Stay tuned. If we hear more about why Java is closing, where it’s going or if SoNo Baking is definitely moving in, we’ll let you know.

In the meantime, that news ought to wake you up.

Lights Float Across Main Street

iFloat is a downtown oasis of relaxation and rejuvenation.

iFloat logoLast year, owner David Conneely thought of putting up decorations to brighten the drab Main Street scene. But he was too busy —  that’s what happens when you run a business that helps people slow down — so it never happened.

This year, he lit some candles. He wasn’t satisfied, but it was a start.

Yesterday, he read an “06880” post about another dismal, decorations-less downtown holiday season.

This morning — as in, 2 a.m. — David was hard at work adding color to the iFloat windows above Oscar’s.

iFloat lights 1

He’s proud of his work. And, he notes, he bought the lights locally. So he looks forward to bringing his receipt to the Spotted Horse, for a free dessert.

The view from inside.

The view from inside, looking toward Tavern on Main.


 

Estelle Margolis Makes Myrtle Avenue A Neighborhood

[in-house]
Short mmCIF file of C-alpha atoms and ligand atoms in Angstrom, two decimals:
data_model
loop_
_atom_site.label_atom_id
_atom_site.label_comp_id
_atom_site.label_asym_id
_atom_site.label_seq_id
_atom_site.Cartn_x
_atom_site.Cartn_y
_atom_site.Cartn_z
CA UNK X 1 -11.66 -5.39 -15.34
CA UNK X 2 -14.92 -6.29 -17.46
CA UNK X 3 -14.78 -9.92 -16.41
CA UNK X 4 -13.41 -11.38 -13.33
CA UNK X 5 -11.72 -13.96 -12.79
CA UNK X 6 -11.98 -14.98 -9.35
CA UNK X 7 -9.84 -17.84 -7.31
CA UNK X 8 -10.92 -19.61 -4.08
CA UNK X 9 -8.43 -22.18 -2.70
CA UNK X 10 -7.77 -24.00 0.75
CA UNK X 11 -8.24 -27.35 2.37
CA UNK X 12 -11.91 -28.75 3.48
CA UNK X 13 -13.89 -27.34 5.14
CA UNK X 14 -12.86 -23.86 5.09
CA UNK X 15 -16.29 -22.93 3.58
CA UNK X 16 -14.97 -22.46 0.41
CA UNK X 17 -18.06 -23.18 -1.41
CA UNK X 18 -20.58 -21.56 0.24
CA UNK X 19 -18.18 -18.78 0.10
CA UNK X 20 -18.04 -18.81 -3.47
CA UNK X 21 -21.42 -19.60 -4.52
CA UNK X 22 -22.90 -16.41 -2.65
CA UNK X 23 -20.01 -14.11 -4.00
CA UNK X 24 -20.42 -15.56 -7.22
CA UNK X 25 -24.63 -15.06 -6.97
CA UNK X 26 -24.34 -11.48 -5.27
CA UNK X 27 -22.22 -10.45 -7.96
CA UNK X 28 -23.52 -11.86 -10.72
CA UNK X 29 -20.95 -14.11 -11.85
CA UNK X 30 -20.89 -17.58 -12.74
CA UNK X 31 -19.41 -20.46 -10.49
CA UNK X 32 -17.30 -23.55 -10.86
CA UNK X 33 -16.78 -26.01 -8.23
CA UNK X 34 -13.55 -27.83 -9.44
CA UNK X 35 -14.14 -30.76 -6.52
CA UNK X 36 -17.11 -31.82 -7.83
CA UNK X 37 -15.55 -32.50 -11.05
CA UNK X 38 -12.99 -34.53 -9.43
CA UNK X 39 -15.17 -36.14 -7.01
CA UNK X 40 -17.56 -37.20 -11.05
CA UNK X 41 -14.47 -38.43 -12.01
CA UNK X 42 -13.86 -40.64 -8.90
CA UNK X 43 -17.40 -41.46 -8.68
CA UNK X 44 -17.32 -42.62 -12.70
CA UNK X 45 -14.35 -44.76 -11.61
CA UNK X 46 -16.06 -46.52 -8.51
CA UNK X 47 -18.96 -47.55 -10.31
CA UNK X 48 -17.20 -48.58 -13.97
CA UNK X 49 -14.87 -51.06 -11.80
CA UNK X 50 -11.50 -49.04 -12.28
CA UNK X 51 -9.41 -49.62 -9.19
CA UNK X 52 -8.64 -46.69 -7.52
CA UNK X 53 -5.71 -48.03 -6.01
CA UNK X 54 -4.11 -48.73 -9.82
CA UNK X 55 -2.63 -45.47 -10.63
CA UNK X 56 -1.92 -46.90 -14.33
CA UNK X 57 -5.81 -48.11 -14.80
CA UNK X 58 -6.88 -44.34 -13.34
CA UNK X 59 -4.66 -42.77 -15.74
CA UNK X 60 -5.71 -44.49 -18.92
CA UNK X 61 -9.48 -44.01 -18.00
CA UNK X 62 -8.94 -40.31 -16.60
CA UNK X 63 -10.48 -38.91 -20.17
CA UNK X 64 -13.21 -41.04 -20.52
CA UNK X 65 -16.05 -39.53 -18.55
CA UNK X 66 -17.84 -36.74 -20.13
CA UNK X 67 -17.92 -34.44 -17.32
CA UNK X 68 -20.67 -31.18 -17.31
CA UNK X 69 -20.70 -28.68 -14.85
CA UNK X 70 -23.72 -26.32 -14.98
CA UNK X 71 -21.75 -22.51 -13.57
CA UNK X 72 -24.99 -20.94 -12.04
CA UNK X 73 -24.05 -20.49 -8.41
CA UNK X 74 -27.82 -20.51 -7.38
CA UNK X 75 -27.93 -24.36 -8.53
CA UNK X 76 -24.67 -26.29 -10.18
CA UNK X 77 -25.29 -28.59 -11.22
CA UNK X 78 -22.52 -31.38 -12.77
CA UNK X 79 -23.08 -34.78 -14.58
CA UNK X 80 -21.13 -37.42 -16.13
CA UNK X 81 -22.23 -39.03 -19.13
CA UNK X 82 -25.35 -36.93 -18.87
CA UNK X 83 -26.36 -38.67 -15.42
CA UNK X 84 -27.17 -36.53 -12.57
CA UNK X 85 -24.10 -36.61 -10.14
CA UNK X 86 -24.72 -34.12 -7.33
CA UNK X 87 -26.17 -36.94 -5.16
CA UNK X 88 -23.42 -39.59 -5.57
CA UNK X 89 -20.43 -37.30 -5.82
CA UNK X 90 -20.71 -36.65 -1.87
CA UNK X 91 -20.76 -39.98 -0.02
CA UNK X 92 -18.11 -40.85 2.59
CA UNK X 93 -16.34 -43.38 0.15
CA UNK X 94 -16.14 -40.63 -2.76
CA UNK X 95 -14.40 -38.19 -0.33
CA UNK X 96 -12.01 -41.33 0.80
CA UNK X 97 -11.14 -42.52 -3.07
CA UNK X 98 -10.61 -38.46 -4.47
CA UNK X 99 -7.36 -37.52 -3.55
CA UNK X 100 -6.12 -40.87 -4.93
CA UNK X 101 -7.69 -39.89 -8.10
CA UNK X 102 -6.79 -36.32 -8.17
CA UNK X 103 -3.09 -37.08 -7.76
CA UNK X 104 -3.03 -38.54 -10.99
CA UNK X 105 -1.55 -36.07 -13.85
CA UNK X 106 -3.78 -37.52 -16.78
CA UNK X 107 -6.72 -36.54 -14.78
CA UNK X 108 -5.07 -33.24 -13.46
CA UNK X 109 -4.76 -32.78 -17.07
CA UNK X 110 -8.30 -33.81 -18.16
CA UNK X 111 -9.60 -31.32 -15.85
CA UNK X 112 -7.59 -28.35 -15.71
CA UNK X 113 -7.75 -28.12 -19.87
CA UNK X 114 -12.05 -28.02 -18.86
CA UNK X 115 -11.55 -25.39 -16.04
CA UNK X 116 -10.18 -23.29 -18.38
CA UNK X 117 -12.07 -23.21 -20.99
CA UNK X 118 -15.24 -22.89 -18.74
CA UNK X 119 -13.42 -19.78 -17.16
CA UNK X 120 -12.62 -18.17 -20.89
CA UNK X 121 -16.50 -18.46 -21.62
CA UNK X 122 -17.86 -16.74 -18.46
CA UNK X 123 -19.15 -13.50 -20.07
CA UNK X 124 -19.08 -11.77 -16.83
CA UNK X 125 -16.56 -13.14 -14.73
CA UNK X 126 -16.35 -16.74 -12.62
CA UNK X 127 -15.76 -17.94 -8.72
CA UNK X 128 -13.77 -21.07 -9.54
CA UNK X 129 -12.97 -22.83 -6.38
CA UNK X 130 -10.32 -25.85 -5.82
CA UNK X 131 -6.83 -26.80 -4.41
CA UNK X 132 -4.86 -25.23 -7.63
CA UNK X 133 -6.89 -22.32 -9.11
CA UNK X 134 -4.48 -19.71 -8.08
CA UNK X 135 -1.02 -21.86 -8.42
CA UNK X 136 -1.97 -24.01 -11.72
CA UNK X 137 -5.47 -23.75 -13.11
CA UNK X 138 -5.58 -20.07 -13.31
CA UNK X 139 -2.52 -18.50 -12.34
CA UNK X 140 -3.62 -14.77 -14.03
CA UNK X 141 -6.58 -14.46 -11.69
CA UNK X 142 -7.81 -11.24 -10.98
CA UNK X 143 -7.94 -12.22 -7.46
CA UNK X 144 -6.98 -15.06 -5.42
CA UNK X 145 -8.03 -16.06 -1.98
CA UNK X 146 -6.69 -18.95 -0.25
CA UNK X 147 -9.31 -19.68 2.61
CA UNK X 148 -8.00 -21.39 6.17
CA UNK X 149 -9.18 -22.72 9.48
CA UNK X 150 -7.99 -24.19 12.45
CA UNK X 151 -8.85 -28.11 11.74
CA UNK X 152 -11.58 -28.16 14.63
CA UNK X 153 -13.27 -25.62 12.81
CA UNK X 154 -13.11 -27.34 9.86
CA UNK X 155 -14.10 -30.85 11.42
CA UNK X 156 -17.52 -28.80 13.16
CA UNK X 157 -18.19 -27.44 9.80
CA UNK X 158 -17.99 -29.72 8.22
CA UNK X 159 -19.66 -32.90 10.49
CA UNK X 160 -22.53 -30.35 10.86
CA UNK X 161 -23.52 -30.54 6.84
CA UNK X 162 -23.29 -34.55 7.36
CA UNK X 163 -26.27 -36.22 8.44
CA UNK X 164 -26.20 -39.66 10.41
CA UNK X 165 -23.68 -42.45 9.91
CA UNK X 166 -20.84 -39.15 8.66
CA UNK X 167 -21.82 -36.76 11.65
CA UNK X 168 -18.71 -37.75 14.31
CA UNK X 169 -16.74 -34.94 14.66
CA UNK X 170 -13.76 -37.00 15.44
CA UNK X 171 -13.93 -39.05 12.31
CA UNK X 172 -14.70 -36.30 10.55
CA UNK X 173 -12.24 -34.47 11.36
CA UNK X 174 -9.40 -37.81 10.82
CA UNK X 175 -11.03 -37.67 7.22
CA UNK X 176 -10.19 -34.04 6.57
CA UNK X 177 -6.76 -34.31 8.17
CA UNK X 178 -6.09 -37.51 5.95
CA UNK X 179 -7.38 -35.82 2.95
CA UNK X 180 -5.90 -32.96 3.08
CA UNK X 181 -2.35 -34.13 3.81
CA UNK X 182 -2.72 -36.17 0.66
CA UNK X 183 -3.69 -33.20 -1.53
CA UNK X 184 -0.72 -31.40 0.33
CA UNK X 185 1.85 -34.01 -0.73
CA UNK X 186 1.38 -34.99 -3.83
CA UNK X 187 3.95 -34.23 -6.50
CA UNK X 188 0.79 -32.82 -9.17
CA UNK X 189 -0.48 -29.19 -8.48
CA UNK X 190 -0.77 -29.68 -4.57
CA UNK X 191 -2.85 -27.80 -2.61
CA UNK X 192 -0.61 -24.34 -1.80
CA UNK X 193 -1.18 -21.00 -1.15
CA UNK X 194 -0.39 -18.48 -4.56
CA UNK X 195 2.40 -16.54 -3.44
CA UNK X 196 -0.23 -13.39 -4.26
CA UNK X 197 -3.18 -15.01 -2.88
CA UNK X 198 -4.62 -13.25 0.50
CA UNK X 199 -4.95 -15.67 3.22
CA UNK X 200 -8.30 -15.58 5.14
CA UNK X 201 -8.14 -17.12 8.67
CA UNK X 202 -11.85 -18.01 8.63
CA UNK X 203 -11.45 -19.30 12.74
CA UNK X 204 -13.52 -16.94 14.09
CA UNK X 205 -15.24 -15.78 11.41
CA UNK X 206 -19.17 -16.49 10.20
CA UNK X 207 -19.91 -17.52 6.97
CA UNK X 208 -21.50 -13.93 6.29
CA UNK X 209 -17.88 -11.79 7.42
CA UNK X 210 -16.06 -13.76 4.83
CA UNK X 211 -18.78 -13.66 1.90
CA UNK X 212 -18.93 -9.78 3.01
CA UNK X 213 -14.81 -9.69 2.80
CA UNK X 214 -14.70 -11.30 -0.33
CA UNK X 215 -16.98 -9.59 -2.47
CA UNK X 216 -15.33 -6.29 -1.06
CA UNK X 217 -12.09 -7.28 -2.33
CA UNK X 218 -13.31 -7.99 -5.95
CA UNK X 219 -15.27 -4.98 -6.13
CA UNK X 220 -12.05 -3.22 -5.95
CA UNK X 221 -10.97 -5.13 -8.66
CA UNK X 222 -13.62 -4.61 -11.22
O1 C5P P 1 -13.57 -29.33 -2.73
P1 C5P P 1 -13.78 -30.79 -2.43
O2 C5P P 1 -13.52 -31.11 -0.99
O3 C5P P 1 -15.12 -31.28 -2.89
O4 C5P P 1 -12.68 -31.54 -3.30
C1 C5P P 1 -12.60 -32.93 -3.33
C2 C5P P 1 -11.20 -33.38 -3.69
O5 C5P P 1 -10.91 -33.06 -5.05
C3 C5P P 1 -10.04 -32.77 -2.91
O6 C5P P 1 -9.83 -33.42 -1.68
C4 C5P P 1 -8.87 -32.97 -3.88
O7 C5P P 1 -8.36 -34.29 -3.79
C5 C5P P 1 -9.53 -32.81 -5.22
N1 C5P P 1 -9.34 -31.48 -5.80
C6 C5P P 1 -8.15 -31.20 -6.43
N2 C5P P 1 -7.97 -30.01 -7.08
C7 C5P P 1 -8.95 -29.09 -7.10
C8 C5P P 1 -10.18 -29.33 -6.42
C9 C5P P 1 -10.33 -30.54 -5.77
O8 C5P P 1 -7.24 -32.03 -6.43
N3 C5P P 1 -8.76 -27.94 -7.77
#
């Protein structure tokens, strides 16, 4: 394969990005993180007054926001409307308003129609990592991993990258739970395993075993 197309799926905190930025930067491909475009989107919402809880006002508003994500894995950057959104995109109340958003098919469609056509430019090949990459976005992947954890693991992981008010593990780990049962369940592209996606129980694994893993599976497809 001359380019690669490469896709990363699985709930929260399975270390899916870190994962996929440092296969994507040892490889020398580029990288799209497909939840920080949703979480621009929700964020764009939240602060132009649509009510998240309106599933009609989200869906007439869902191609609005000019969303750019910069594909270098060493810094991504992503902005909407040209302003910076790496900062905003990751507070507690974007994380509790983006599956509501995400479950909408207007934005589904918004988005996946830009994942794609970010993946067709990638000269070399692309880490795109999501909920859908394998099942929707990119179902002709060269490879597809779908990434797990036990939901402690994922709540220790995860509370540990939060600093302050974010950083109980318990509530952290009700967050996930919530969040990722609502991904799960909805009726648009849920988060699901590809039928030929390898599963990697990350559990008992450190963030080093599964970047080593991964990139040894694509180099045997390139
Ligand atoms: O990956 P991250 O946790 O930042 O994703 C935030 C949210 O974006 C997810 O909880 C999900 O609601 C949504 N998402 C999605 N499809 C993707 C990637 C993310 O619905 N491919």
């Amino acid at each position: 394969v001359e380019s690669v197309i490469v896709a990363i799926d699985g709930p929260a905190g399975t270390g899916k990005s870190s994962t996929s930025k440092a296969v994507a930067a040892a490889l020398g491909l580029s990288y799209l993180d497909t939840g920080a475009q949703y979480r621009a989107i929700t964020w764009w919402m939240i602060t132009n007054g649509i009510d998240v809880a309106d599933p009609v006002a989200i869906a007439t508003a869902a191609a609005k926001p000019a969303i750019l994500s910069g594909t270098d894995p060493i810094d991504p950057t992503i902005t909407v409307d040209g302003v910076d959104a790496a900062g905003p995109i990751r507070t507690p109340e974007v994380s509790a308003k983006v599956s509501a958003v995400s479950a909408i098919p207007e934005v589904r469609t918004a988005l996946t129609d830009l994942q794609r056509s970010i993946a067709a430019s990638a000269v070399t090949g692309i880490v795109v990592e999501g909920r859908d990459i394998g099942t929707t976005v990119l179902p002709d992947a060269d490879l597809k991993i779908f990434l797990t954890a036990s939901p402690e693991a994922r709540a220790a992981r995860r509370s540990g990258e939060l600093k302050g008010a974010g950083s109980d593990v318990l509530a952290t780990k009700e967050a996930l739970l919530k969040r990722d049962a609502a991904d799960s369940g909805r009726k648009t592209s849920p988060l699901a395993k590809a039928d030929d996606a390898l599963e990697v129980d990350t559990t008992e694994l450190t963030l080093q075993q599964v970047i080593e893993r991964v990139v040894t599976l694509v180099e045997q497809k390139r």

Most people drive down Myrtle Avenue on their way to — or from — somewhere else.

Some head to Town Hall, or the Westport Historical Society. Others use it as a shortcut to or from town.

But to the folks who live in the handsome homes there, Myrtle Avenue is not a narrow through street. It’s a neighborhood.

In the hustle and bustle of modern Westport life, though, it seldom felt like one.

Myrtle Avenue: grace, beauty -- and neighborliness -- in the heart of downtown.

Myrtle Avenue: grace, beauty — and neighborliness — in the heart of downtown.

Last year, Estelle Margolis — she lives at #72 — invited everyone to her lovingly maintained 1790 home. Neighbors Rondi Charleston and Page Englehart helped plan the get-together.